Let’s face it: Cutting the grass isn’t a seasonal chore that most of us get excited about. Depending on your property and lawn size, you can spend hours pushing your mower up and down slopes, around obstacles, and away from your garden, all while breaking your back and sweating it out on hot summer days.
For those looking to take the toil out of lawn care, a robot lawn mower may sound like an appealing piece of tech. As small as most indoor robot vacs, a robot lawn mower delivers a battery-powered cleaning experience, taking care of your entire lawn in just a few hours. When the cutting is done, or the bot needs a recharge, it will automatically return to its base for re-juicing. A number of robot mowers even come with a companion app that lets you schedule and control your landscaping on the go.
All that being said, robot lawn mowers are not exactly inexpensive, leading many to reconsider the investment. If you’re hesitant about owning a robotic mower, we’ve put together this explainer to shine some light on the topic. Read on to see if our breakdown edges you a bit closer to a robot mower purchase (or further away).
Compact but efficient, robot lawn mowers run off of a rechargeable battery pack. The mower will cut and trim your entire lawn, automatically returning to its AC-powered base when the job is finished or if the mower needs a quick recharge.
Once you’ve unboxed your mower for the first time, a series of sensors will perform an entire scan of your property, storing the saved map to your mower and its companion app (if the mower has one). Most mowers will require you to lay a perimeter fence around your property, ensuring your bot won’t dodge into your neighbor’s yard or into your treasured flowerbed.
Depending on the mower you purchase, the bot may use a single blade, multiple blades, or a rotating disc of fine blades to chop away at your grass. Unlike a hand-pushed or riding mower with bag attachments, the grass clippings themselves are reduced to fine particles that are used to re-seed the soil of your lawn.
Generally speaking, it’s going to be difficult to find a robot lawn mower for less than $800. With some models rocking $5,000 price points, the initial cost alone may be enough to steer some folks away, but consider the advantages:
As long as you’re not dealing with grass the size of fully-grown corn stalks, your robotic mower will prevent you from ever having to manually cut and trim again. And, if you own a small- to medium-sized piece of property, a lower-cost robot mower may be all you need. Typically, higher-priced bots are equipped with bigger batteries to be able to handle larger lots. Otherwise, your bot will be heading back to its charger too often, prolonging how long it will take to finish a single cut.
Additionally, higher-priced mowers often feature more tech and customization options. Things like onboard rain sensors that automatically return the mower to its home base when precipitation is dictated and/or an intuitive companion app that allows you to set schedules and start/stop the mower remotely will inevitably bolster the price you’re paying.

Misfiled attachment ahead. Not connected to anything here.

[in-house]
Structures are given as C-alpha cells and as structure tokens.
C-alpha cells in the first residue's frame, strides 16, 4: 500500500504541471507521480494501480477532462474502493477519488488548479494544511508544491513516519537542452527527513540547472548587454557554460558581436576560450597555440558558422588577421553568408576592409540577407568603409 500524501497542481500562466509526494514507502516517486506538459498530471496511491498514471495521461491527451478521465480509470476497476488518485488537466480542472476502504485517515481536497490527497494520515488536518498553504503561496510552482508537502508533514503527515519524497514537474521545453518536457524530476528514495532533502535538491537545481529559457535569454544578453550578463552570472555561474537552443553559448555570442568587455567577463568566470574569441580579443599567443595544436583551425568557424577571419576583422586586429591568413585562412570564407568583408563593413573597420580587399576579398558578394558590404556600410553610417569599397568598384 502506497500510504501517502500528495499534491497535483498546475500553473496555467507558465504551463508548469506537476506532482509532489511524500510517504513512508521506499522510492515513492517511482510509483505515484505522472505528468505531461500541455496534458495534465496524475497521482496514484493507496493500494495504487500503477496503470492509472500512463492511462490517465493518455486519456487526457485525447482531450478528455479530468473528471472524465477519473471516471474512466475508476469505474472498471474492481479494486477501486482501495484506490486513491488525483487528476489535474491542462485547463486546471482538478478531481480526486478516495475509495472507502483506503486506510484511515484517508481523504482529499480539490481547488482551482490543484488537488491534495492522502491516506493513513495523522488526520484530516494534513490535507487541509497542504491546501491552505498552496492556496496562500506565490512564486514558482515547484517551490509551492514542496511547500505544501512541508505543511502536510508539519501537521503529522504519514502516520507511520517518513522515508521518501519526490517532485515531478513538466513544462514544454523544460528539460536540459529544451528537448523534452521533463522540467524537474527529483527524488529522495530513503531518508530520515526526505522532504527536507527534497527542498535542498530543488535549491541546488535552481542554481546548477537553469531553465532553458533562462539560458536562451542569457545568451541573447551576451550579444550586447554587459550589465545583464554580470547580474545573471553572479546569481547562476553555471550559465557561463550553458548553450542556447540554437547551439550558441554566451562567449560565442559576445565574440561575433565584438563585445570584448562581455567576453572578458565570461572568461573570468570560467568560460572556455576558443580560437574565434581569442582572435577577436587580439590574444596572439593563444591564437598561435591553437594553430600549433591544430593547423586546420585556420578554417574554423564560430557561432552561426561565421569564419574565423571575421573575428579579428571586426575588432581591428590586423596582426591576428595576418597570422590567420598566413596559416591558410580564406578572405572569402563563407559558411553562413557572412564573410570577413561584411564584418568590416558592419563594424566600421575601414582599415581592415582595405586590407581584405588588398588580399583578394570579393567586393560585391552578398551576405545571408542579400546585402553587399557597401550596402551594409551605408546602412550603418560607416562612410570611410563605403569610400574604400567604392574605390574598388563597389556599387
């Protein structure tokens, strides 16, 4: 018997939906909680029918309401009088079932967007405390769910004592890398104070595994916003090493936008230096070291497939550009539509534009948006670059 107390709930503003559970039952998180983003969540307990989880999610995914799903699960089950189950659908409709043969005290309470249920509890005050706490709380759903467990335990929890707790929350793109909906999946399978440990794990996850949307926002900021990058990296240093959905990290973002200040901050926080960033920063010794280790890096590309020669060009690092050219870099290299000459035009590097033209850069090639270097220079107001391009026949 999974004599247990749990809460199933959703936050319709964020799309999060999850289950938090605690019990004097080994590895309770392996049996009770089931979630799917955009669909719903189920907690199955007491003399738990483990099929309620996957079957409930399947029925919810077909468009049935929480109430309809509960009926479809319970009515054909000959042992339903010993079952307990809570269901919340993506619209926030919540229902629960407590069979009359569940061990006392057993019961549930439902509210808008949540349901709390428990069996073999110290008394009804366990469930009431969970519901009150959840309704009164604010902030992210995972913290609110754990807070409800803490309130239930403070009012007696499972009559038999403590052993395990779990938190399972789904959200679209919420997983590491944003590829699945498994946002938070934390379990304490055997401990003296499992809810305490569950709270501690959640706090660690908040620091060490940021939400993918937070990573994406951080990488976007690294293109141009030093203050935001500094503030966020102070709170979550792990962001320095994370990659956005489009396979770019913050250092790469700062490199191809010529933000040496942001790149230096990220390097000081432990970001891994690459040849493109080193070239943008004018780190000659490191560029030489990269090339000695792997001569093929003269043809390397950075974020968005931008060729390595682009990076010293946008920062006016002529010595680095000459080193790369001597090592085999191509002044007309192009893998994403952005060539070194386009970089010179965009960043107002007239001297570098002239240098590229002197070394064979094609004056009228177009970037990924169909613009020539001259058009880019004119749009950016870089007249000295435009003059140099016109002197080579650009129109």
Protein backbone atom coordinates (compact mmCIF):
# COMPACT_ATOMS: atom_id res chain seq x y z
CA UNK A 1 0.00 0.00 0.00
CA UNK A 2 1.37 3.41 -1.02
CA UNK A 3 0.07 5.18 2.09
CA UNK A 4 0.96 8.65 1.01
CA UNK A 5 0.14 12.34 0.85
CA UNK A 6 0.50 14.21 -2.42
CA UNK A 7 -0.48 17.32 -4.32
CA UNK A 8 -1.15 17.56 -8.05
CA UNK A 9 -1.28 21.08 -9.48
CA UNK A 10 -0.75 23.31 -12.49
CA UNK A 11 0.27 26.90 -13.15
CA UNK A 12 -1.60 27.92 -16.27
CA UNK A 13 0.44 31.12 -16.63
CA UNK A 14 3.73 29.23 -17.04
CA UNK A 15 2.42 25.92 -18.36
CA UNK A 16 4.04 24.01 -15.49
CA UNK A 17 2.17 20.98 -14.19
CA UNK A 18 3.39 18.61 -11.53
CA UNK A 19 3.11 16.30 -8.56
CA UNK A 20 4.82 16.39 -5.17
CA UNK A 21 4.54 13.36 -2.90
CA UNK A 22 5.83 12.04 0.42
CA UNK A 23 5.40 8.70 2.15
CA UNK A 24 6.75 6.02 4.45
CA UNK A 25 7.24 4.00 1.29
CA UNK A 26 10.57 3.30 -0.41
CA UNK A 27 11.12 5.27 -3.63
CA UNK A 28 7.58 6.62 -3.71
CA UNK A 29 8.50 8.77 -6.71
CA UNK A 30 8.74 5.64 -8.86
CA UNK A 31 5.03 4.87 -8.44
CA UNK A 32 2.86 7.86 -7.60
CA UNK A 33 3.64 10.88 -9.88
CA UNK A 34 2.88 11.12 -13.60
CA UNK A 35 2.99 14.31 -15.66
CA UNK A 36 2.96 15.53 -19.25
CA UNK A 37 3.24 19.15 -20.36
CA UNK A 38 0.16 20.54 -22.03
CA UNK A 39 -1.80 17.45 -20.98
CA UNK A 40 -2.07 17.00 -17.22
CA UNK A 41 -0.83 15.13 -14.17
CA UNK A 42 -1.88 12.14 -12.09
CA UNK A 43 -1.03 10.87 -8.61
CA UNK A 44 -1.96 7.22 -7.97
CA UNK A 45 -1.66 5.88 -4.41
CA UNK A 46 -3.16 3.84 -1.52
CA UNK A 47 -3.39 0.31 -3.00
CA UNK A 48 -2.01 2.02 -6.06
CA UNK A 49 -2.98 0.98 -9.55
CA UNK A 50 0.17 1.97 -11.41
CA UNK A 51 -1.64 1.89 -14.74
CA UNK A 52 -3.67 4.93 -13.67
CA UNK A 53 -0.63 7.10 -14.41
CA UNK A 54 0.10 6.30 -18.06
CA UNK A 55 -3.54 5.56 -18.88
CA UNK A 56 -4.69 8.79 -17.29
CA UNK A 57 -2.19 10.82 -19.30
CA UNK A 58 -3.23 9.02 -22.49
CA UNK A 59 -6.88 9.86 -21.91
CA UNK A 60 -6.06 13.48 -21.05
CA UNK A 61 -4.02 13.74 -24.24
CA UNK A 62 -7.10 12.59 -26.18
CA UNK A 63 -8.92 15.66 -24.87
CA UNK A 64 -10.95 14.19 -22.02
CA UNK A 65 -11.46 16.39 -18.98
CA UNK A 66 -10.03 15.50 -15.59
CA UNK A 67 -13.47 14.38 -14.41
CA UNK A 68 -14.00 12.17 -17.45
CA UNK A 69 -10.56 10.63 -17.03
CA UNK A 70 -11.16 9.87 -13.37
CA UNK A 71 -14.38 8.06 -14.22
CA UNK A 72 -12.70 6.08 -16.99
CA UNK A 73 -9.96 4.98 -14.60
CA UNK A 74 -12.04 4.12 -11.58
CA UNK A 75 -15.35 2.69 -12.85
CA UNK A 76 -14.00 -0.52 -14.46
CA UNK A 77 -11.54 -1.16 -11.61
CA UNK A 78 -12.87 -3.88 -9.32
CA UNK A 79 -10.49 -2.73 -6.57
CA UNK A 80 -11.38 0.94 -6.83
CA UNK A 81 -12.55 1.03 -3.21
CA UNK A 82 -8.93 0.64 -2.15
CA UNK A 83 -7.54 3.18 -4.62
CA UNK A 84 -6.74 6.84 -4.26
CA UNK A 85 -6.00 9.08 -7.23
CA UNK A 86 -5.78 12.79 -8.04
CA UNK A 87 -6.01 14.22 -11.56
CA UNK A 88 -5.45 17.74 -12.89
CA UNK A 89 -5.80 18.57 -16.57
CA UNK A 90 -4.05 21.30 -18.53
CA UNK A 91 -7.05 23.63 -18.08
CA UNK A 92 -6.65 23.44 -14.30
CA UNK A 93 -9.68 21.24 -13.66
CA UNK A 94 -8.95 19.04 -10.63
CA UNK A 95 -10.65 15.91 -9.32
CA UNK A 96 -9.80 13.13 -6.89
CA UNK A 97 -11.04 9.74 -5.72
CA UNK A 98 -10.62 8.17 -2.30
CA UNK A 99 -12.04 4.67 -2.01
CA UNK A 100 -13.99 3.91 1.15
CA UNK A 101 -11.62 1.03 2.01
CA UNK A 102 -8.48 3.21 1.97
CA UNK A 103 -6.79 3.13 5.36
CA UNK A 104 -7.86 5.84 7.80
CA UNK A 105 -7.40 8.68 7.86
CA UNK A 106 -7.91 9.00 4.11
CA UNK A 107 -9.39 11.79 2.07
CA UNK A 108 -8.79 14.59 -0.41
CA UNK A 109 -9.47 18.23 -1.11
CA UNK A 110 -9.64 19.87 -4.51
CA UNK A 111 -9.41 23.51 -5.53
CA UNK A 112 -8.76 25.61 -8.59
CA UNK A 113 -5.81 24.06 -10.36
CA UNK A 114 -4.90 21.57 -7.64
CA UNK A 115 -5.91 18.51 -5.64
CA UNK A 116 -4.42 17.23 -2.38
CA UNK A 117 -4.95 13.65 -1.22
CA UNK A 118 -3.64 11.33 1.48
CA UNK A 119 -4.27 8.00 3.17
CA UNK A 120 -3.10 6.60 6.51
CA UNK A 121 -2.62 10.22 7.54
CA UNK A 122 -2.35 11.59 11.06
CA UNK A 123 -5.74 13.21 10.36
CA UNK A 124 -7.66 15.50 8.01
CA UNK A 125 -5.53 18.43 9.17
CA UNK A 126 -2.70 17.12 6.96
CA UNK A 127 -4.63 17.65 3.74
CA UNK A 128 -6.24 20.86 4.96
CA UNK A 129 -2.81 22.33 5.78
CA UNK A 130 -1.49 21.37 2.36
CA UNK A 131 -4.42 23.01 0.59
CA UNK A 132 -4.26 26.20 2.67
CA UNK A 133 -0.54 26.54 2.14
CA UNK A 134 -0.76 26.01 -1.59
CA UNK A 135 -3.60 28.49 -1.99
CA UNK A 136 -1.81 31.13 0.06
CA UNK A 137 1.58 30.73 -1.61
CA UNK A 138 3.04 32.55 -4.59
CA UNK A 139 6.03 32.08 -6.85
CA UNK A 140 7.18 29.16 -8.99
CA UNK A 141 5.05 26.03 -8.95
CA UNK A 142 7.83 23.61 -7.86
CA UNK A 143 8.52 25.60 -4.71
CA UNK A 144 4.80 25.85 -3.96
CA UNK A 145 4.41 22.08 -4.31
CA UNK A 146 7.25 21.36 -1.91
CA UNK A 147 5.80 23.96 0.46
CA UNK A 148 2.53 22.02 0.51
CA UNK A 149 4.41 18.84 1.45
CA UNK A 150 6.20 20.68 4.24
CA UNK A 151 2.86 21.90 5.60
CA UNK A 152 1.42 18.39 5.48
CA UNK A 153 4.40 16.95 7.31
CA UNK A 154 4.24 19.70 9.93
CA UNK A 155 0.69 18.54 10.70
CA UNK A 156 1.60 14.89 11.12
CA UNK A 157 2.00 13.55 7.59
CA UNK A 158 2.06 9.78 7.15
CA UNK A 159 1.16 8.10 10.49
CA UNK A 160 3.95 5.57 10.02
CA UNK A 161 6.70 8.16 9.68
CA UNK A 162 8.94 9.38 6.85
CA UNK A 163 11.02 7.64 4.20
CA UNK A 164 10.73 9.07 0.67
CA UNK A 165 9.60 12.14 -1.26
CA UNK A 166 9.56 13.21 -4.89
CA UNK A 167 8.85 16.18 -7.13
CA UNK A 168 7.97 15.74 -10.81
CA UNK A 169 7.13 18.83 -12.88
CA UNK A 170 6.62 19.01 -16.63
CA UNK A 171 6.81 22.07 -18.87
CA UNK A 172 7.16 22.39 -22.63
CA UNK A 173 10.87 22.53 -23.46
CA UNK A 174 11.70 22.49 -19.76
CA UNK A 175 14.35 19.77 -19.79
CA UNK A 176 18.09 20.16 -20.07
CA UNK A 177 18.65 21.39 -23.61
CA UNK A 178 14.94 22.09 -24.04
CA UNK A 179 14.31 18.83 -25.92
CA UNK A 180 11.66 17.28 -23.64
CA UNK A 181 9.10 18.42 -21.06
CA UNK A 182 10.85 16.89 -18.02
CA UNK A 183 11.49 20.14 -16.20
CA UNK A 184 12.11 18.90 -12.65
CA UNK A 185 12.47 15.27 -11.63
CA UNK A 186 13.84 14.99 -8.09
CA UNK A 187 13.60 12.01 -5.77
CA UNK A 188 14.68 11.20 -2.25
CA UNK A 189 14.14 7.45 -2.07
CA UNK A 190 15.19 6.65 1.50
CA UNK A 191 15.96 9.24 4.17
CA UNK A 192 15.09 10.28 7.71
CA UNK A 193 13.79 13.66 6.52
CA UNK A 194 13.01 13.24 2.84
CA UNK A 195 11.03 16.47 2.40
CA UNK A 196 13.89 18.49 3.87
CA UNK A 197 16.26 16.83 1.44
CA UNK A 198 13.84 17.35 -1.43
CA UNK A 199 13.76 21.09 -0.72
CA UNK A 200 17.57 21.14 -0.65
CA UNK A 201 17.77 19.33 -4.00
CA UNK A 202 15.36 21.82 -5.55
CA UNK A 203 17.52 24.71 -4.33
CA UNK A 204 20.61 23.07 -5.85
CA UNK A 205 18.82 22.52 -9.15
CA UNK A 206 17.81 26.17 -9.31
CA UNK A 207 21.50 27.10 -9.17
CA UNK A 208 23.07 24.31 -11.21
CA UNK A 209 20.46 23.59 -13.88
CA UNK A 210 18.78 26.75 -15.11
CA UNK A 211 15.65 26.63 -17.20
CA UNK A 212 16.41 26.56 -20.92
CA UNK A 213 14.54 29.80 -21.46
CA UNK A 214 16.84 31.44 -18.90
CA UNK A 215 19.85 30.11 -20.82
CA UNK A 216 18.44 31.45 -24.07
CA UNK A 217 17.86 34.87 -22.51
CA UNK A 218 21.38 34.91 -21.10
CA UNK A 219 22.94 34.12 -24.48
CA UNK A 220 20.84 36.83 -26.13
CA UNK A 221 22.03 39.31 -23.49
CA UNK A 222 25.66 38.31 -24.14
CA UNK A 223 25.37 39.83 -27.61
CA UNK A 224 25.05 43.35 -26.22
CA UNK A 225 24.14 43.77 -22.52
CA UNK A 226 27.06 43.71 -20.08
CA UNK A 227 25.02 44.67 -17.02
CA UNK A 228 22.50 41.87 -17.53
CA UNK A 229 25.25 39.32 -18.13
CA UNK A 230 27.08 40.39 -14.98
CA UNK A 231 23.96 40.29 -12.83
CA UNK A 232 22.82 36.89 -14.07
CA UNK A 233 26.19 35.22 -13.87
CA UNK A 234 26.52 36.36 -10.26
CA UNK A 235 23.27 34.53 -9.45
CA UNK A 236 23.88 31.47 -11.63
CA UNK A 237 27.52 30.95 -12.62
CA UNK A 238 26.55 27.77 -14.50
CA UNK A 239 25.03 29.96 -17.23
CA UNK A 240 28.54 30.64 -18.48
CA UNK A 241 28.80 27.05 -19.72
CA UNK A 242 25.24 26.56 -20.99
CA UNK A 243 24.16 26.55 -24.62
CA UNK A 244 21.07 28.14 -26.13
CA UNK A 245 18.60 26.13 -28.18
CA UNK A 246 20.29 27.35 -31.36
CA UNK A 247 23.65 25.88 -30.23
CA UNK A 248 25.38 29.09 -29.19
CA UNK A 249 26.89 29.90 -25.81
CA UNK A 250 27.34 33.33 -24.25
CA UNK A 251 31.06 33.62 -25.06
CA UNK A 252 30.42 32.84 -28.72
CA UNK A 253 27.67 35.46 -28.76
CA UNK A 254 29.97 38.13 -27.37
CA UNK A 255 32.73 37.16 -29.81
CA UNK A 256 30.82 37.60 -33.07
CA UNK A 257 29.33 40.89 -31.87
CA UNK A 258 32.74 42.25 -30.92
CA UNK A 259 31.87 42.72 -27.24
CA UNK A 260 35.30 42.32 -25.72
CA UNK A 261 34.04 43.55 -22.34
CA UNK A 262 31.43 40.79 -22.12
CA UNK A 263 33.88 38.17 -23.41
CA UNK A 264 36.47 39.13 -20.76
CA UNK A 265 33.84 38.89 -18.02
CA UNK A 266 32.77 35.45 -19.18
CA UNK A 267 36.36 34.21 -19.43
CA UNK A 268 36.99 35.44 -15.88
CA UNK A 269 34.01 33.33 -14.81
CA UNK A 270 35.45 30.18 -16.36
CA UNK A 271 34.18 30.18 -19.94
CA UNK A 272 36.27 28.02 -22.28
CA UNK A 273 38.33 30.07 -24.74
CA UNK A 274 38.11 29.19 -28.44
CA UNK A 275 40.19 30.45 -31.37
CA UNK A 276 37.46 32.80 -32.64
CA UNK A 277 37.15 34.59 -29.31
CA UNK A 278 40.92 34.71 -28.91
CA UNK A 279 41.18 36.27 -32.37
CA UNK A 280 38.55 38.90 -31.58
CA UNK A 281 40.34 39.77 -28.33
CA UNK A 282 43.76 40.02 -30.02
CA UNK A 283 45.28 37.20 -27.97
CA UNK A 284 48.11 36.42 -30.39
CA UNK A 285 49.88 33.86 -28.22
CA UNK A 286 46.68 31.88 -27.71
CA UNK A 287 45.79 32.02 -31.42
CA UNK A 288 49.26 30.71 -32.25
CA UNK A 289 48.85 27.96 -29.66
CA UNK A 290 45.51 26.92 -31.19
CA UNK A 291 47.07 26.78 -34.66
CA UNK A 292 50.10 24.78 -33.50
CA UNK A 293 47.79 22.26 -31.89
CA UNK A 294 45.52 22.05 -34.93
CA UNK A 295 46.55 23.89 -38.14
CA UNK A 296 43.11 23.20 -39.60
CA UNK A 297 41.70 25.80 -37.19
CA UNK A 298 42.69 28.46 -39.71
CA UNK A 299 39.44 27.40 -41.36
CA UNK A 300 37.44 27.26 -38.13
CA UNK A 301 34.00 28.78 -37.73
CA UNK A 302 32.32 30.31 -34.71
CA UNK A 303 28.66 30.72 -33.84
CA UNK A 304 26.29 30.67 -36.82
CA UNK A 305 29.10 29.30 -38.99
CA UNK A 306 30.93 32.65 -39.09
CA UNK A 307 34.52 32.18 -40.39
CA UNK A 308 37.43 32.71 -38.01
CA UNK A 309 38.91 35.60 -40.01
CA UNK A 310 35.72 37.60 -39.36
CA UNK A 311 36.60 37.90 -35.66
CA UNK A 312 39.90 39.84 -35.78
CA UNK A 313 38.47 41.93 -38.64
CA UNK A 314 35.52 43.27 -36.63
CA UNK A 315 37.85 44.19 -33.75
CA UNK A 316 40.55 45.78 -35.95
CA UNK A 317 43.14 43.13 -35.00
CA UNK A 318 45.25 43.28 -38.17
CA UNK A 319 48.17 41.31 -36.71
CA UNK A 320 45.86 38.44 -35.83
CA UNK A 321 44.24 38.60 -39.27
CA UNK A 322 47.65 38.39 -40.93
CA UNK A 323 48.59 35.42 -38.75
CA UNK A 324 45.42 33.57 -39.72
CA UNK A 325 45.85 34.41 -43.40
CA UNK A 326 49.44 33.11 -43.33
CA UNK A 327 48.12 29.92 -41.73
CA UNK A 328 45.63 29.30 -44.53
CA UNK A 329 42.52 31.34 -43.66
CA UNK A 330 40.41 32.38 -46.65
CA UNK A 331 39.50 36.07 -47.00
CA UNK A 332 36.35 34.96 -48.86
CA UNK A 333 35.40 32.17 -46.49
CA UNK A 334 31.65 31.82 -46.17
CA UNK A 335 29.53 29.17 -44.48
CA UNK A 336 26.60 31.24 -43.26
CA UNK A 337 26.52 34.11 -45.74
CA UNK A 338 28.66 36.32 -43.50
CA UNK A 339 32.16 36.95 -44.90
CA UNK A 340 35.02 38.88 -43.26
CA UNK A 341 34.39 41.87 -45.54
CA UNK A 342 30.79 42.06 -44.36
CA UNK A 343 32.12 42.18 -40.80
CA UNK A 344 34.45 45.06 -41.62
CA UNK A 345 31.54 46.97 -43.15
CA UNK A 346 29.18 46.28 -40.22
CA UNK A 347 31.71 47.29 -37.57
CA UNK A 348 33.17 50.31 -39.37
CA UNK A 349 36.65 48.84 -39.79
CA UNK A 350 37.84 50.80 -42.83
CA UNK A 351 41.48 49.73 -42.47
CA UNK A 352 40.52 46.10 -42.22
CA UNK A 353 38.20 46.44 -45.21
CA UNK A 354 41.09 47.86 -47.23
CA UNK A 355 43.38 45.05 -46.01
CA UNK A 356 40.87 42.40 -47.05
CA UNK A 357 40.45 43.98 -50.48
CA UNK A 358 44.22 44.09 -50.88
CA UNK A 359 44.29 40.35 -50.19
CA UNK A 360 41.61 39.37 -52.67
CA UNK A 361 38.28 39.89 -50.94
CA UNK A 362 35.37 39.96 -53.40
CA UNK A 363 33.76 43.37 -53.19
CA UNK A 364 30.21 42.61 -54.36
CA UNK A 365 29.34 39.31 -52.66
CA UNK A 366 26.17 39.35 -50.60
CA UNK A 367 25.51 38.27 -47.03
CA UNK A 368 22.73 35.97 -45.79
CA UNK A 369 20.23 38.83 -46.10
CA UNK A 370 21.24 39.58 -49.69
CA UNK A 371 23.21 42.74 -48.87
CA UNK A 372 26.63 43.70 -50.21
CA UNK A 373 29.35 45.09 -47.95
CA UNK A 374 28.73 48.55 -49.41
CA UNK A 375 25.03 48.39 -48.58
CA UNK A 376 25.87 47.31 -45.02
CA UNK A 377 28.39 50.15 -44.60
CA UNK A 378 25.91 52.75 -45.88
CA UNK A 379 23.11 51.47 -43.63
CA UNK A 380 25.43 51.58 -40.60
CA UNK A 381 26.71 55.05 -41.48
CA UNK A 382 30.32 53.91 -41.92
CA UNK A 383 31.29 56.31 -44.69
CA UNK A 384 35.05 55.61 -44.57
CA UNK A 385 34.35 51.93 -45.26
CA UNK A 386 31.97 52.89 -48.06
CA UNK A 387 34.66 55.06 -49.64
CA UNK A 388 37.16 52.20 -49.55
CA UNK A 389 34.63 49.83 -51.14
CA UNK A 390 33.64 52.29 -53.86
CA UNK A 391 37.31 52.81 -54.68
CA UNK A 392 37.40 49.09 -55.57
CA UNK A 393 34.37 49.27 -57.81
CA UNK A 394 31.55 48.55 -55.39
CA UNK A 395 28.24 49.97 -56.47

Also consider the potential long-term savings. For those who don’t mow their own lawns but pay a landscaping team instead, look at it this way: On average, bi-weekly lawn mowing from a third-party team will cost about $45 for the service. If you’re getting your lawn serviced six out of 12 months per year, that’s close to $550. With that math, an average-priced mower (around $1,200) will pay for itself in as little as a single year.
Robot lawn mowers are built to tackle all different types of acreage. You’ll see some of the most rugged bots handling steep 70% grades. Couple this with tough-terrain tires, and you’re talking about a mower that can handle just about anything you throw at it.
On average, you’ll see most robot lawn mowers capable of tackling up to 35% grades. While the moving parts of many mowers are designed to get your bot in and out of the tightest parts of your property, the flatter and less hole-filled your acreage, the better. That’s not to say that the average-priced mower can’t work its way out of a divot in your yard, but a build-up of obstacles like this can slow down your mower considerably. If you can fill in holes and improve your grading, you’ll be in better shape no matter what mower you may purchase.
If you’re OK with throwing down some heavy upfront cash and have a decent piece of property that requires a ton of upkeep, a robot lawn mower can more than effectively lighten your workload. Like anything tech-related, there may be an initial learning curve involved and a bit of preliminary elbow grease (laying the perimeter wire around your whole property), but in the end, the benefits will far outweigh the cost. Time is money, right?
In a nutshell: Your friends at Digital Trends give a big thumbs-up to the world of robotic mowing.
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